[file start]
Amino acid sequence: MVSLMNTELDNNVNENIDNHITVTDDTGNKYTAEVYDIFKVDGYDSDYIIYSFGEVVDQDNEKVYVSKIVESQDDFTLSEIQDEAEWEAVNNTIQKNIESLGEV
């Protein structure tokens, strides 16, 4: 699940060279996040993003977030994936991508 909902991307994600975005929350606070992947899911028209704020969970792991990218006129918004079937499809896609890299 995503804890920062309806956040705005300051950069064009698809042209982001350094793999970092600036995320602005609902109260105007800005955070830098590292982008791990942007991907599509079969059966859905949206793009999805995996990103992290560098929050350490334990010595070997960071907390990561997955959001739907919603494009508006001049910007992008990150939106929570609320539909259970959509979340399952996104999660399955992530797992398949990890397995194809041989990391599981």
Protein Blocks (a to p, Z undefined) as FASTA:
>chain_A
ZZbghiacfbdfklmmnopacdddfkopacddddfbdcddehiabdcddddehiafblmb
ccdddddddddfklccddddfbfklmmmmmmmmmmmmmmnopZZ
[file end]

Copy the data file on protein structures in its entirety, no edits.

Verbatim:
Amino acid sequence: MVSLMNTELDNNVNENIDNHITVTDDTGNKYTAEVYDIFKVDGYDSDYIIYSFGEVVDQDNEKVYVSKIVESQDDFTLSEIQDEAEWEAVNNTIQKNIESLGEV
């Protein structure tokens, strides 16, 4: 699940060279996040993003977030994936991508 909902991307994600975005929350606070992947899911028209704020969970792991990218006129918004079937499809896609890299 995503804890920062309806956040705005300051950069064009698809042209982001350094793999970092600036995320602005609902109260105007800005955070830098590292982008791990942007991907599509079969059966859905949206793009999805995996990103992290560098929050350490334990010595070997960071907390990561997955959001739907919603494009508006001049910007992008990150939106929570609320539909259970959509979340399952996104999660399955992530797992398949990890397995194809041989990391599981």
Protein Blocks (a to p, Z undefined) as FASTA:
>chain_A
ZZbghiacfbdfklmmnopacdddfkopacddddfbdcddehiabdcddddehiafblmb
ccdddddddddfklccddddfbfklmmmmmmmmmmmmmmnopZZ